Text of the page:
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A Python module to handle interacting with coins

Project description

Coinhandler :moneybag:

A Python module to handle interacting with coins

Build Status

>>> from coinhandler import CoinHandler

>>> handler = CoinHandler(
...     starting_float=(2.00, 1.00, 0.50, 0.20, 0.05)
... )

>>> handler.insert(0.50)
>>> handler.insert(1.00)

>>> handler.purchase(1.25)

>>> handler.return_coins()
CoinCollection(TwentyPence(1), FivePence(1))



pipenv install coinhandler


pip install coinhandler

From source

pip install git+git://




A CoinHandler object can be used to manage a transaction, or a series of transactions. To create a handler instance, it should be provided with a starting float (money supply).

The starting_float should be an iterable of either float or int

from coinhandler import CoinHandler

handler = CoinHandler(
    starting_float=(2.00, 1.00, 0.50, 0.20, 0.05)

A CoinHandler object provides a simple interface for making trasactions against the float it started with.

.available_coins -> CoinCollection

Provides access to the current supply of Coins in in the handler.

>>> handler.available_coins
CoinCollection(TwoPound(1), OnePound(1), FiftyPence(1), TwentyPence(20), FivePence(5))

.current_transaction -> Transaction

Provides access to the Coins that are part of the current transaction.

>>> handler.insert(0.50)
>>> handler.current_transaction

.total() -> float

Returns the handlers current total value as a float.


Also equivalent to:

>>> / 100

.insert( value )

Add a coin of value to the current_transaction.

>>> handler.insert(0.50)
>>> handler.current_transaction

.purchase( value )

Moves the coins from current_transaction into the available_coins and makes the difference in coins between the purchase value and the available in .current_transaction.

>>> handler.available_coins
CoinCollection(TwentyPence(1), FivePence(1))

>>> handler.insert(0.50)
>>> handler.purchase(0.25)

>>> handler.current_transaction
Transaction(TwentyPence(1), FivePence(1))
>>> handler.available_coins

.return_coins() -> CoinCollection

Empties out the current_transaction and returns those coins as a CoinCollection.


A CoinCollection object represents a collection of Coins. It functions similar to a python list, and provides some similar methods.

from coinhandler import CoinCollection

collection = CoinCollection(2.00, 1.00, 0.50)

You can also create a CoinCollection from a value. This will return the smallest amount of Coins needed to create that value.

>>> CoinCollection.from_value(1.25)
CoinCollection(OnePound(1), TwentyPence(1), FivePence(1))


A Transaction object is a subclass of CoinCollection, and functions identically.

.remove_by_value( value ) -> CoinCollection

Removes coins from the collection by a value, and returns new collection with valid coins from the original collection.

>>> collection = CoinCollection(2.00, 1.00, 0.20, 0.05)
>>> collection.remove_by_value(1.25)
CoinCollection(OnePound(1), TwentyPence(1), FivePence(1))

NOTE: .remove_by_value will only remove available coins from the original collection. So for the example:

>>> collection = CoinCollection(2.00, 1.00, 0.20, 0.05)
>>> collection.remove_by_value(1.30)
CoinCollection(OnePound(1), TwentyPence(1), FivePence(0.05))

Only '1.25' is returned.


Returns the total value of the collection as a float.

>>> collection = CoinCollection(2.00, 1.00, 0.50)

.append( value )

Adds the value to the collection.

>>> collection = CoinCollection(2.00, 1.00, 0.50)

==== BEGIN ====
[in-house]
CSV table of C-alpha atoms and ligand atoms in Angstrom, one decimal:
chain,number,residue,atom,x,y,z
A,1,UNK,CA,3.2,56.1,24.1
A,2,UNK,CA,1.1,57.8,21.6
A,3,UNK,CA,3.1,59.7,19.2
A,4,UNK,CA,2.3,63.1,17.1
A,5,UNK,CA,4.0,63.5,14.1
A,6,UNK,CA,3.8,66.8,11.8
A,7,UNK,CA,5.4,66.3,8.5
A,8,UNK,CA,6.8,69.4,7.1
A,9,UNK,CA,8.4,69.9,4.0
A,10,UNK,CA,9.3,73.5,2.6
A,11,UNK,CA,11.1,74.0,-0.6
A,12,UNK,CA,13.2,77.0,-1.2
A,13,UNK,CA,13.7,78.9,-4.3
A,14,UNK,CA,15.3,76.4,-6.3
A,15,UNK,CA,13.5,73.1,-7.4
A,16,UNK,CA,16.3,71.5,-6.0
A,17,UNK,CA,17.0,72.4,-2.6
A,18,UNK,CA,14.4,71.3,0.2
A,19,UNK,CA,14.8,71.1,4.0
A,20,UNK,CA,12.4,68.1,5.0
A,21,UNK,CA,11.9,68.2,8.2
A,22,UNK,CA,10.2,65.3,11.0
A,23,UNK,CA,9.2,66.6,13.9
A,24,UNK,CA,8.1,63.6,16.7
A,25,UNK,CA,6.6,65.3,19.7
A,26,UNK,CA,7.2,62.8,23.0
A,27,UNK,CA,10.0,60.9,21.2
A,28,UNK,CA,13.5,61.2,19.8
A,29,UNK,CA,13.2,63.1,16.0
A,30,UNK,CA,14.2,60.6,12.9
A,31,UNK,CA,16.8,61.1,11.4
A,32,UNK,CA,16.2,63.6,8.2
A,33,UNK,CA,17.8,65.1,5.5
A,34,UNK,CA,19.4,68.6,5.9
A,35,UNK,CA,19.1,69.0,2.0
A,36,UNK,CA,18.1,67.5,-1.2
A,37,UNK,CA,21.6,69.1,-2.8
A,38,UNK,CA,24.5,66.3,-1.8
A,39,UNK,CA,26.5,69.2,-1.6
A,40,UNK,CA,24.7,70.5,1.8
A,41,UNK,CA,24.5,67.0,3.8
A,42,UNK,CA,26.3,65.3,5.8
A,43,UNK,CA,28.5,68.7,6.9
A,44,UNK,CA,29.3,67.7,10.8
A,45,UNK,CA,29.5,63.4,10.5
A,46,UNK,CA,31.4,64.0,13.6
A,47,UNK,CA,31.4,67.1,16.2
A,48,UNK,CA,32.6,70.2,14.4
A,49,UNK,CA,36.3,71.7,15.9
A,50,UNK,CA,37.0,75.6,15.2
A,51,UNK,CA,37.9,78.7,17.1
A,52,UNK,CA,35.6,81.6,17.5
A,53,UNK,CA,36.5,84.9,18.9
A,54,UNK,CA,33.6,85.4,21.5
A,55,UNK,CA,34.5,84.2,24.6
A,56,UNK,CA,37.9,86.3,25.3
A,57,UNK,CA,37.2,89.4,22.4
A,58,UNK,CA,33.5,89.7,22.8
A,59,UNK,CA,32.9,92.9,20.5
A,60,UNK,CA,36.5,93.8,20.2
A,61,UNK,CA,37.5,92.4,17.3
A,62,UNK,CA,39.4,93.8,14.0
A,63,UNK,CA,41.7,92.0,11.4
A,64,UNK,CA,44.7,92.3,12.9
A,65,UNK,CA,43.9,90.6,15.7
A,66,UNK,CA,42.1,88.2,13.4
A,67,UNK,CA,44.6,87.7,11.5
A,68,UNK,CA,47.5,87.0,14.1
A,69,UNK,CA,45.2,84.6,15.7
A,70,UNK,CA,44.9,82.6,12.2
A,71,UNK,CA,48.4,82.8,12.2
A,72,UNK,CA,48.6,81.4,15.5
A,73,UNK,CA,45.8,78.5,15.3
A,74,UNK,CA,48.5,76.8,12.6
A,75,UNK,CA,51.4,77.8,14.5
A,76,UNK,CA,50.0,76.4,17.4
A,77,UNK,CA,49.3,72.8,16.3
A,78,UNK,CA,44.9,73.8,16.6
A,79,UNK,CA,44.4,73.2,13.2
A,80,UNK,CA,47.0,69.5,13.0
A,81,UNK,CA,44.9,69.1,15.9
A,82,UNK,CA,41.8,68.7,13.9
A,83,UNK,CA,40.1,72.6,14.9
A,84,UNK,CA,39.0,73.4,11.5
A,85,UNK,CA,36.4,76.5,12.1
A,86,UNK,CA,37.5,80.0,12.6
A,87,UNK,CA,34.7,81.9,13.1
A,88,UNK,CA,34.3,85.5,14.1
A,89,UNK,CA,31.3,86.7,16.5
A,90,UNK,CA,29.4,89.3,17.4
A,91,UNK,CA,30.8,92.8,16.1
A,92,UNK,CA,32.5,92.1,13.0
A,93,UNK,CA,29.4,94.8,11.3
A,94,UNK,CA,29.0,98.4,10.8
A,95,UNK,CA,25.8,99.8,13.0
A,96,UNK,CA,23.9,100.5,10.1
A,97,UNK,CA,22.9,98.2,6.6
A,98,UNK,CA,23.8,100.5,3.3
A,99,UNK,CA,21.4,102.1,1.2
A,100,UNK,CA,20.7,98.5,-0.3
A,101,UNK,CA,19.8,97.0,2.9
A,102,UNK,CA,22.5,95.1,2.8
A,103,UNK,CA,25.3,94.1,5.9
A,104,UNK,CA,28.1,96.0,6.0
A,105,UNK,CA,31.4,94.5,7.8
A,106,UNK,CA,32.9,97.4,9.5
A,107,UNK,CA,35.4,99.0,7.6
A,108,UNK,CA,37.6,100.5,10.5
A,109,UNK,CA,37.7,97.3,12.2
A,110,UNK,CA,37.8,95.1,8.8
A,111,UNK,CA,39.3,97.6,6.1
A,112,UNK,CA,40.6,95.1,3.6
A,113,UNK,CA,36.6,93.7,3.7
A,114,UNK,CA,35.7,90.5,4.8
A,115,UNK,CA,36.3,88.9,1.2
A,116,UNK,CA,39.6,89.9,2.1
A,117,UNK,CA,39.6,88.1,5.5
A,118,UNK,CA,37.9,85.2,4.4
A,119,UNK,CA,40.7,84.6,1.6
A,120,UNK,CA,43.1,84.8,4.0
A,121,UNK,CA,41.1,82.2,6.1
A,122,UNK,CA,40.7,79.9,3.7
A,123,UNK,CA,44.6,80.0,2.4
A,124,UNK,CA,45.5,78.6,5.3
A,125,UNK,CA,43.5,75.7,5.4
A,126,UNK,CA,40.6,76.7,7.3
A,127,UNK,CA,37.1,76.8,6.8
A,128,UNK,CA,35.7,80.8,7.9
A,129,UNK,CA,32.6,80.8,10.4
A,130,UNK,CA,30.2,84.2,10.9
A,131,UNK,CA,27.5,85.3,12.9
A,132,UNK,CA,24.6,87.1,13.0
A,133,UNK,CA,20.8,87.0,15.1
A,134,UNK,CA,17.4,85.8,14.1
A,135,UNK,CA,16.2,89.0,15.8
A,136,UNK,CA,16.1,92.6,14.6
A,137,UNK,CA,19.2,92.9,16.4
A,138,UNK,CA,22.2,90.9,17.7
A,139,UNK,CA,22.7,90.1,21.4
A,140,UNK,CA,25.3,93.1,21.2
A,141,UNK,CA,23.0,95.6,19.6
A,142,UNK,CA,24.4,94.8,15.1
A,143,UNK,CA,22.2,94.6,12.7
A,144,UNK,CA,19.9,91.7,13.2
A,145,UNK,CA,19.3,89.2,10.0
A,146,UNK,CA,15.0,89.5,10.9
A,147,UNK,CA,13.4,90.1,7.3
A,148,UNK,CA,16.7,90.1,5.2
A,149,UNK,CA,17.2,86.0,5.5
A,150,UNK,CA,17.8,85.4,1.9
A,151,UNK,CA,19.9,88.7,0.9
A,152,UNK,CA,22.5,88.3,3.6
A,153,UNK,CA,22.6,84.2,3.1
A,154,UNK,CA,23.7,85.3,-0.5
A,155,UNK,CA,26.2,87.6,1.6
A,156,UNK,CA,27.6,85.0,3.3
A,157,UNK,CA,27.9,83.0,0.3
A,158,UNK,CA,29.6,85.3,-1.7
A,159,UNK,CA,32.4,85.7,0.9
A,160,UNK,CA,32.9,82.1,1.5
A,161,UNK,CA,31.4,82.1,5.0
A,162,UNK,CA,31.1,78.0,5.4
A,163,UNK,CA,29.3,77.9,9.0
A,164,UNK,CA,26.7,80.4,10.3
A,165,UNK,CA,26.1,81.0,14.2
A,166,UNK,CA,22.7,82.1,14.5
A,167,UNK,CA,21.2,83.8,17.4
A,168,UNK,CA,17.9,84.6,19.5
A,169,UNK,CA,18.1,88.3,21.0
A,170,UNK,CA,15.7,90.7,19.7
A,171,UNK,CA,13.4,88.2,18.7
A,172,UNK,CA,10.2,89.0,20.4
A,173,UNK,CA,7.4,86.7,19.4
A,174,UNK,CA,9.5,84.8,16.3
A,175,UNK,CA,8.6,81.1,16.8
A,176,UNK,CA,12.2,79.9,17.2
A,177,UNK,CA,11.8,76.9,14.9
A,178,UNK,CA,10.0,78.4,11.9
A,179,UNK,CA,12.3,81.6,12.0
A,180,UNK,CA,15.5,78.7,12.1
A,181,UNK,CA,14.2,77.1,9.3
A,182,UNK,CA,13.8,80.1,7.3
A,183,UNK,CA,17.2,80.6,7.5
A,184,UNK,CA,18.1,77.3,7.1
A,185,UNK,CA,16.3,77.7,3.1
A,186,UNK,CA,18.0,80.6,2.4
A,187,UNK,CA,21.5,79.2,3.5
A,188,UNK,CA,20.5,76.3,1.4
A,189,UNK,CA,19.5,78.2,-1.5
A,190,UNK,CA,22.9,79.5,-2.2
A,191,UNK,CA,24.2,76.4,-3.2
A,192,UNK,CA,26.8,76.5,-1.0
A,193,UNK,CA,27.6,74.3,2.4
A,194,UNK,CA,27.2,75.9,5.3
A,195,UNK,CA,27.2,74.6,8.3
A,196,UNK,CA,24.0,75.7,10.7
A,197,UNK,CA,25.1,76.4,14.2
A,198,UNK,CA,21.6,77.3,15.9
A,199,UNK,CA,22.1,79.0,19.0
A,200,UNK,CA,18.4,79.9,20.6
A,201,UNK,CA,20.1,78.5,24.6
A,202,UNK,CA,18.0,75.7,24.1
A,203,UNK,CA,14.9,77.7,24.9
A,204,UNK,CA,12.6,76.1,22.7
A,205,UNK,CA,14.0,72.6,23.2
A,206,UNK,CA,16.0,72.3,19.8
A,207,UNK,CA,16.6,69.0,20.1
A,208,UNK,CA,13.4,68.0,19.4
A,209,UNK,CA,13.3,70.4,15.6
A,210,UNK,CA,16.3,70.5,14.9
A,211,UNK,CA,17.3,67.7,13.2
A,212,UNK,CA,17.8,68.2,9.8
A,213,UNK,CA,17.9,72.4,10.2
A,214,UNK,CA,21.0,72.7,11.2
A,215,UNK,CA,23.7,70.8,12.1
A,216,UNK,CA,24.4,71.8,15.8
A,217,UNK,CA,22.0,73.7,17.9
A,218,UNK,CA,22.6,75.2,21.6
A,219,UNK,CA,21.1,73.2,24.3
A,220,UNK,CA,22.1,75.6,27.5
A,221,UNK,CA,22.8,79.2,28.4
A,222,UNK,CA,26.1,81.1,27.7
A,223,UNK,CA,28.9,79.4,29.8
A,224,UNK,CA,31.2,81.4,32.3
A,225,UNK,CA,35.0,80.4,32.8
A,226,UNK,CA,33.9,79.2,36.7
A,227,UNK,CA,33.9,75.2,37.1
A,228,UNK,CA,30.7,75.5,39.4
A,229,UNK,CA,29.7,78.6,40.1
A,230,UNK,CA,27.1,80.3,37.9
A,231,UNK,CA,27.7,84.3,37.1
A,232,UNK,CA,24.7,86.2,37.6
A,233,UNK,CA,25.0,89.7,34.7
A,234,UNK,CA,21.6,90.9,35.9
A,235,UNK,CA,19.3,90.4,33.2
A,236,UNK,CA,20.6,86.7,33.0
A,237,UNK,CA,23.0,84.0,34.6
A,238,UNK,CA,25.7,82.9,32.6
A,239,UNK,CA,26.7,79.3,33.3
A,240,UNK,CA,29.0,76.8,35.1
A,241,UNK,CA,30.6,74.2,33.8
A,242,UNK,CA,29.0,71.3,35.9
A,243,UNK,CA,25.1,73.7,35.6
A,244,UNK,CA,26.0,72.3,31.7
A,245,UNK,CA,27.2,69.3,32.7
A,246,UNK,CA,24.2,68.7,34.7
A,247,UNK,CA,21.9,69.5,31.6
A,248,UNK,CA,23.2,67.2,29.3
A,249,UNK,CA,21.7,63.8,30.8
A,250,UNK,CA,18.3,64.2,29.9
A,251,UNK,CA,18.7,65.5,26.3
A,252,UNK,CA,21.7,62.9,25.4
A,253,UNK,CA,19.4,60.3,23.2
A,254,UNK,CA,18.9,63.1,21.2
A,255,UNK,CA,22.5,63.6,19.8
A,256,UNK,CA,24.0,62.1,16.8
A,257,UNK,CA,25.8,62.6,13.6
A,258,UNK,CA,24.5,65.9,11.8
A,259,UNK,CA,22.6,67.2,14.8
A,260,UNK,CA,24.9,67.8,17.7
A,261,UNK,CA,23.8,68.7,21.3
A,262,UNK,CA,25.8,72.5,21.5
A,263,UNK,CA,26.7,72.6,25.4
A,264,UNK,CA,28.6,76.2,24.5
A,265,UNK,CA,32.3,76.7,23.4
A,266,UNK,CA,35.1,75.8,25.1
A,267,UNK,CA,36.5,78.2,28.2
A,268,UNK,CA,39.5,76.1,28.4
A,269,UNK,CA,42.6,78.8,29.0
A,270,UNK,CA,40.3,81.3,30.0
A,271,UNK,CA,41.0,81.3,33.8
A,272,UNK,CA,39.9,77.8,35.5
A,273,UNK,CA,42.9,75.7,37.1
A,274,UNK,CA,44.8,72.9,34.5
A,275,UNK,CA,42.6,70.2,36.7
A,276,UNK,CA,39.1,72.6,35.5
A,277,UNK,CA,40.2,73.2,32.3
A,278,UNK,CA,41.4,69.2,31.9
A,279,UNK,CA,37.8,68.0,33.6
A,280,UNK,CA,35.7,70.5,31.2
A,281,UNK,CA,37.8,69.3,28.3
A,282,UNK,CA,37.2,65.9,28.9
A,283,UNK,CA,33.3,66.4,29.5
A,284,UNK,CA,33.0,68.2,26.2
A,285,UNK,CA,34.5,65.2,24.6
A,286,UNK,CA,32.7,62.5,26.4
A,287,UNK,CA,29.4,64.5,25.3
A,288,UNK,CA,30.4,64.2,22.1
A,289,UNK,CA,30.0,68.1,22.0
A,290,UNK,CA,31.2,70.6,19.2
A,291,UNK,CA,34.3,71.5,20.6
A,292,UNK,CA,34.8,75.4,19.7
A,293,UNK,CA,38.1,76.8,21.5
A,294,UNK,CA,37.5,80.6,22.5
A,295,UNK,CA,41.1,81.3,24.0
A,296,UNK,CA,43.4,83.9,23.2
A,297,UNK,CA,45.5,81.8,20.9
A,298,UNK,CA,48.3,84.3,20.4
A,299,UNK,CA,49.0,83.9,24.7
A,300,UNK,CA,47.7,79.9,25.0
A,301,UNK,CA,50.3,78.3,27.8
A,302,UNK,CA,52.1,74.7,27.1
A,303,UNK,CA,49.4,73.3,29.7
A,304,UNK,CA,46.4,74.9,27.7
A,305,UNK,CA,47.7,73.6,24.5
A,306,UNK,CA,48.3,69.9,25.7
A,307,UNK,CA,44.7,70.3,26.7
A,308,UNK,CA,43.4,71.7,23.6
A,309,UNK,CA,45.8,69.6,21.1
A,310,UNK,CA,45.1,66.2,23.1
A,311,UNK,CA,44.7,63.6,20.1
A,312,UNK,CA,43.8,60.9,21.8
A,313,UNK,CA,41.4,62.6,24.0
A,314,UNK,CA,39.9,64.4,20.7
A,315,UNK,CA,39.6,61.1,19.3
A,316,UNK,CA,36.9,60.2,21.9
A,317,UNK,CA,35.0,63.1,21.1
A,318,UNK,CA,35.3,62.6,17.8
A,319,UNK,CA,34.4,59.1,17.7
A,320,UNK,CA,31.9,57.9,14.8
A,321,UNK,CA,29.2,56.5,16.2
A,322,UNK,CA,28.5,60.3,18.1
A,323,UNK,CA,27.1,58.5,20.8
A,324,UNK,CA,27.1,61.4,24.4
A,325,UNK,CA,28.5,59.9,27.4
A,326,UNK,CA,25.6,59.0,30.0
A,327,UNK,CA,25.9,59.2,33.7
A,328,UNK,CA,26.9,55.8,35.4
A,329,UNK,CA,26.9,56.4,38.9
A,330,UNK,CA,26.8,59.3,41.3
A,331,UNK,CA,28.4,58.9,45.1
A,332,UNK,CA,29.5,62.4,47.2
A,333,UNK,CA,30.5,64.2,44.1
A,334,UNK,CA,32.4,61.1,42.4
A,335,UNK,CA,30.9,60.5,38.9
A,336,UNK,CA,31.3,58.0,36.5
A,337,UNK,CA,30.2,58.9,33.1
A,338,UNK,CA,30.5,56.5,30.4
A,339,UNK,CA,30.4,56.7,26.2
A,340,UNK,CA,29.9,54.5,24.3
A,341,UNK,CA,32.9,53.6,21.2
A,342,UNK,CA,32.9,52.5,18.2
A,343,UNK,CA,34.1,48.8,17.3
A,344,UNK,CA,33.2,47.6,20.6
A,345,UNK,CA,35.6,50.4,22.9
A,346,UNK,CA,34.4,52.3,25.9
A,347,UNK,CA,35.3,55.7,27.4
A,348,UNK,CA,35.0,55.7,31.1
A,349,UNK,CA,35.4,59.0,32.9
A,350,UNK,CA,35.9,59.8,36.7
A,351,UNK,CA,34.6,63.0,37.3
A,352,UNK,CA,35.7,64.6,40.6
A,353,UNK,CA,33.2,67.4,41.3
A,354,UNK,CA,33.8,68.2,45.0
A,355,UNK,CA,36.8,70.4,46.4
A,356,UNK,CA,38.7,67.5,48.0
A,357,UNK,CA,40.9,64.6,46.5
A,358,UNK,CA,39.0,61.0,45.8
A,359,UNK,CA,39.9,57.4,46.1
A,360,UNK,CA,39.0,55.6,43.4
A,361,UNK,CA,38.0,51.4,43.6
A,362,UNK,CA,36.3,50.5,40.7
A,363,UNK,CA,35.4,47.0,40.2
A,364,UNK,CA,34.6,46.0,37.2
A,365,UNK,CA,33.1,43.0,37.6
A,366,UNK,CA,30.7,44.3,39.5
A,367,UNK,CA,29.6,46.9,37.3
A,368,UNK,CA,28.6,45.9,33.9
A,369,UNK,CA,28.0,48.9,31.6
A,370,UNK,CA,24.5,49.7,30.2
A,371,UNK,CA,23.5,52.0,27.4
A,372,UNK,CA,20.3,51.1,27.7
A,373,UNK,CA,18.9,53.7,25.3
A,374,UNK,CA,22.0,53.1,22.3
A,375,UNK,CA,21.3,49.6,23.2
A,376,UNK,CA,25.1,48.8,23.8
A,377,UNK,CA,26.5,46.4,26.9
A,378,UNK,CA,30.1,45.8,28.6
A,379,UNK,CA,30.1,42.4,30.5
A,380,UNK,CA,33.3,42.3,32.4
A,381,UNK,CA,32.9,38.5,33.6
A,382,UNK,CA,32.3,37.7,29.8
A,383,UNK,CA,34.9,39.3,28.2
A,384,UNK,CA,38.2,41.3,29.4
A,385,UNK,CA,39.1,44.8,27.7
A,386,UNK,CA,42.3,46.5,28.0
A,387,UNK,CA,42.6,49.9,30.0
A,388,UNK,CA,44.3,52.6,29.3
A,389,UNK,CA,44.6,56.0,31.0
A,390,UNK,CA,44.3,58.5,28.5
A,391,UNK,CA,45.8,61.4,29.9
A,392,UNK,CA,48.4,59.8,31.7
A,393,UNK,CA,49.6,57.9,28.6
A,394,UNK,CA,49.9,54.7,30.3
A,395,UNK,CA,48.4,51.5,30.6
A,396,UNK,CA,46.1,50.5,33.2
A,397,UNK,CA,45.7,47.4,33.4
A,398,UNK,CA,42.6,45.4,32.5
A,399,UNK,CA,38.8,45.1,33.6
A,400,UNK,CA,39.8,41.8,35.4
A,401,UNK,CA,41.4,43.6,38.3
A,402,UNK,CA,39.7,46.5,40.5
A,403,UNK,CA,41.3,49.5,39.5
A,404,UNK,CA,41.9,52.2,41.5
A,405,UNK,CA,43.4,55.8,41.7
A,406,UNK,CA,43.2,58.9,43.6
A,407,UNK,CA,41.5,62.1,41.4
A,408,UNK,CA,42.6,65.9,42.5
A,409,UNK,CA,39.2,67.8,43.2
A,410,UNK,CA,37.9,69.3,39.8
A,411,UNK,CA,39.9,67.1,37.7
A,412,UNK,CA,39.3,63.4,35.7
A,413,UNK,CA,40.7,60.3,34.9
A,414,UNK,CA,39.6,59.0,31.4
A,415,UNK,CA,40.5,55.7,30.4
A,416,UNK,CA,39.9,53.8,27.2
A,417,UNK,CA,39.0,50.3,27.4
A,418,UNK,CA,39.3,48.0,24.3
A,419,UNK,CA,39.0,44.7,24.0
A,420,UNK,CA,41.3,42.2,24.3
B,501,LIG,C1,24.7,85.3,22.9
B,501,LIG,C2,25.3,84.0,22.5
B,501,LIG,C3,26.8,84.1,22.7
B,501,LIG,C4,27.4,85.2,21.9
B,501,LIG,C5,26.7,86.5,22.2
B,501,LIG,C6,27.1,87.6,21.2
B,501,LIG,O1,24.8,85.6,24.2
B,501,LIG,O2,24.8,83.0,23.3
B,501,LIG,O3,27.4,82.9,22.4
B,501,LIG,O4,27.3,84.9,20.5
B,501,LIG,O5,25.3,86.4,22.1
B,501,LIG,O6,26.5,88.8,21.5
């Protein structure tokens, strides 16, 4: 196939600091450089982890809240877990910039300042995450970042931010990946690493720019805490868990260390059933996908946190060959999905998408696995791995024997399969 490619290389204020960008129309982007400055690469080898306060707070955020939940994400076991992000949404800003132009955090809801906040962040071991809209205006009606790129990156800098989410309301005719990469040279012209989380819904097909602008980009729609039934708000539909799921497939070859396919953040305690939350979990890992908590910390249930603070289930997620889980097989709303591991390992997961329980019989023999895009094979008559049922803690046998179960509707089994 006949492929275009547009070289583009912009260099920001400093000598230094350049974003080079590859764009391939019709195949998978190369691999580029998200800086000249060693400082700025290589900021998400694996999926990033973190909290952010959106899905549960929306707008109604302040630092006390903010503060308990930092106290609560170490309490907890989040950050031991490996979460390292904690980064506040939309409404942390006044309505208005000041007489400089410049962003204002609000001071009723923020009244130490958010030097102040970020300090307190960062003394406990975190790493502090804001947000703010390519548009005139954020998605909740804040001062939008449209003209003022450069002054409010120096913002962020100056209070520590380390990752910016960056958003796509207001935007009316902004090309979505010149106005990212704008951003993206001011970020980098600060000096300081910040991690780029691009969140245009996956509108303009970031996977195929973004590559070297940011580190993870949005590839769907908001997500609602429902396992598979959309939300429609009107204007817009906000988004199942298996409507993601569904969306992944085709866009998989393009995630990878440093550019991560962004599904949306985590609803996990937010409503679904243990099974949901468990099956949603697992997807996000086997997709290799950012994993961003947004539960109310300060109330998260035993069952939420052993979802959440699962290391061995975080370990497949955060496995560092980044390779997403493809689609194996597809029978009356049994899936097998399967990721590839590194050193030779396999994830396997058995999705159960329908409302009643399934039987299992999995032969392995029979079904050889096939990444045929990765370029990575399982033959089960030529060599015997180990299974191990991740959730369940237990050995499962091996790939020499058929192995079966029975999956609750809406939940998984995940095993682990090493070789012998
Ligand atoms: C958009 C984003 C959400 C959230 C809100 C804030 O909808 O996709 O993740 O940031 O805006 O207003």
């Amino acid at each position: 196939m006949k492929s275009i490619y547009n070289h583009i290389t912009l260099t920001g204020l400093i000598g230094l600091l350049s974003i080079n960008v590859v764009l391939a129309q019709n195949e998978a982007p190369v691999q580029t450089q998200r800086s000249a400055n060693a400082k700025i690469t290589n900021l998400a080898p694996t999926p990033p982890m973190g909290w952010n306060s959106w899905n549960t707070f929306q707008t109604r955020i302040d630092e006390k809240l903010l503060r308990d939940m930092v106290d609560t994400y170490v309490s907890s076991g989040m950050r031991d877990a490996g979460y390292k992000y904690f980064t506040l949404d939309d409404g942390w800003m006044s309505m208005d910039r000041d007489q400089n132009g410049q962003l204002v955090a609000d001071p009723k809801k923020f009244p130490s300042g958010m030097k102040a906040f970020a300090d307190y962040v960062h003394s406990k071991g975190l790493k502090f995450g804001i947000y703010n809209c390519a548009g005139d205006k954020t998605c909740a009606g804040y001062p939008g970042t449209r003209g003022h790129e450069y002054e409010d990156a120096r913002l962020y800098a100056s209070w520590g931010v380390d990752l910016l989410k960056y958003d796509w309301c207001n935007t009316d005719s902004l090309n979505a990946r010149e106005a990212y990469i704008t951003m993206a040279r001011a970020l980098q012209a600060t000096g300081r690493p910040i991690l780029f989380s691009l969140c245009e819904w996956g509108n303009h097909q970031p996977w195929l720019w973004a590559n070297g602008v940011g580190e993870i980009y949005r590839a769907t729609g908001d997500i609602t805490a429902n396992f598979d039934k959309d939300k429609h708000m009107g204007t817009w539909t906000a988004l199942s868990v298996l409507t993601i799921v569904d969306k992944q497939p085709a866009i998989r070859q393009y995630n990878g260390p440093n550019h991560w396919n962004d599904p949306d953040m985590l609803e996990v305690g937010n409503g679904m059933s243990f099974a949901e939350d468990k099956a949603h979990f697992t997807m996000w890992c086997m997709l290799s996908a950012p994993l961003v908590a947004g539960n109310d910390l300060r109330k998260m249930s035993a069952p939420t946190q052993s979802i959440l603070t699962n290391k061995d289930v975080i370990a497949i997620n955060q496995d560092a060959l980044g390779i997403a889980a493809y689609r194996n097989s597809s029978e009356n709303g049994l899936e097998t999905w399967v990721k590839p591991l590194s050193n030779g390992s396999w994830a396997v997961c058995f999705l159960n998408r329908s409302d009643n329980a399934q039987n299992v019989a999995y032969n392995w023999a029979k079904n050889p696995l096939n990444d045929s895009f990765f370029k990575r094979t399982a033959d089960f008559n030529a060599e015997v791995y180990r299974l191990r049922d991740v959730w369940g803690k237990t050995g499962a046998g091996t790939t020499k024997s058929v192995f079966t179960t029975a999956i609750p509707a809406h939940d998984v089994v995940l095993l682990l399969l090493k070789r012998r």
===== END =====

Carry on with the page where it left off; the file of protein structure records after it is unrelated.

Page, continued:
>>> collection.append(1.00)

.extend( iterable[values] )

Extends the collection by an iterable of values.

>>> collection = CoinCollection(2.00, 1.00, 0.50)
>>> collection.extend([1.00, 1.00])

.remove( value )

Removes a Coin represented by value from the collection.

>>> collection = CoinCollection(2.00, 1.00, 0.50)
>>> collection.remove(1.00)

.clear() -> CoinCollection

Removes all Coins from the collection, and returns them as a new collection.

>>> collection = CoinCollection(2.00, 1.00, 0.50)
>>> coins = collection.clear()

.pop( index=-1 ) -> Coin

Removes the Coin located index out of the collection and returns it.

>>> collection = CoinCollection(2.00, 1.00, 0.50)
>>> collection.pop()
>>> collection.pop(0)

As a list

For basic useage, a CoinCollection can be duck typed as a list. It can be:

Compared to an iterable of values,

>>> collection = CoinCollection(2.00, 1.00, 0.50)
>>> assert collection = [2.00, 1.00, 0.50]
>>> assert collection = (2.00, 1.00, 0.50)

Iterated over,

>>> collection = CoinCollection(2.00, 1.00, 0.50)
>>> for coin in collection:
...     print(coin)

And accessed by index.

>>> collection = CoinCollection(2.00, 1.00, 0.50)
>>> collection[1]


A Coin object represents a value. Its use allows representing money using int vs. float.

The Coin class is a factory class for all other Coins that have been defined. It will return the highest value coin of a given value.

from coinhandler import Coin
from coinhandler.coins import OnePound, FiftyPence

assert Coin(100) == OnePound(1)
assert Coin(50) == FiftyPence(1)

When using the Coin factory class, a valid coin value should be used. Not doing so can create undesirable Coin objects.

>>> coin = Coin(23)

# Use a CoinColletion instead!

>>> CoinCollection.from_value(23)
CoinCollection(TwentyPence(1), TwoPence(1), OnePence(1))

Coins of a specfic type can be created by just by creating an instance of them.

>>> from coinhandler.coins import OnePound
>>> OnePound()

All coins have a value, which is the represented as an integer.

>>> from coinhandler.coins import OnePound
>>> OnePound().value

Subclassing from Coin will add that coin to the available coins to be created.

>>> from coinhandler import Coin
>>> Coin(25)

>>> class Quarter(Coin):
...     multiplier = 25
...     def __str__(self):
...         return f"{self.value}¢"
>>> coin = Coin(25)
>>> print(coin)
>>> coin.value

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